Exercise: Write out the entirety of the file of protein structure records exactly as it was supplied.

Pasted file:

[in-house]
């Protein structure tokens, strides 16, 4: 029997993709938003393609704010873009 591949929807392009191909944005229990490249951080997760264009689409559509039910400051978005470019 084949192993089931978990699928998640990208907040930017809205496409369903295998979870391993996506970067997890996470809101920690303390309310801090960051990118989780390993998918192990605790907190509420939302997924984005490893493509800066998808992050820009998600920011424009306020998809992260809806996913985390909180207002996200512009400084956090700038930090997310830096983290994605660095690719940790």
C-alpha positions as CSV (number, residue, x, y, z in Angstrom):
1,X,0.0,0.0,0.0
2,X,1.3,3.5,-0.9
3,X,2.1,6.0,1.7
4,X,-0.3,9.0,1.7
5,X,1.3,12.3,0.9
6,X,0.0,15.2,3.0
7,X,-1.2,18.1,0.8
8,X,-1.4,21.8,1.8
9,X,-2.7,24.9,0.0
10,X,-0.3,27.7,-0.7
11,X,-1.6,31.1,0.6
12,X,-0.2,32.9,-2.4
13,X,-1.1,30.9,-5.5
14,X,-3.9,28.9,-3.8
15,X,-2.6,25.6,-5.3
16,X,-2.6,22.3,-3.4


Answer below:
[in-house]
């Protein structure tokens, strides 16, 4: 029997993709938003393609704010873009 591949929807392009191909944005229990490249951080997760264009689409559509039910400051978005470019 084949192993089931978990699928998640990208907040930017809205496409369903295998979870391993996506970067997890996470809101920690303390309310801090960051990118989780390993998918192990605790907190509420939302997924984005490893493509800066998808992050820009998600920011424009306020998809992260809806996913985390909180207002996200512009400084956090700038930090997310830096983290994605660095690719940790």
C-alpha positions as CSV (number, residue, x, y, z in Angstrom):
1,X,0.0,0.0,0.0
2,X,1.3,3.5,-0.9
3,X,2.1,6.0,1.7
4,X,-0.3,9.0,1.7
5,X,1.3,12.3,0.9
6,X,0.0,15.2,3.0
7,X,-1.2,18.1,0.8
8,X,-1.4,21.8,1.8
9,X,-2.7,24.9,0.0
10,X,-0.3,27.7,-0.7
11,X,-1.6,31.1,0.6
12,X,-0.2,32.9,-2.4
13,X,-1.1,30.9,-5.5
14,X,-3.9,28.9,-3.8
15,X,-2.6,25.6,-5.3
16,X,-2.6,22.3,-3.4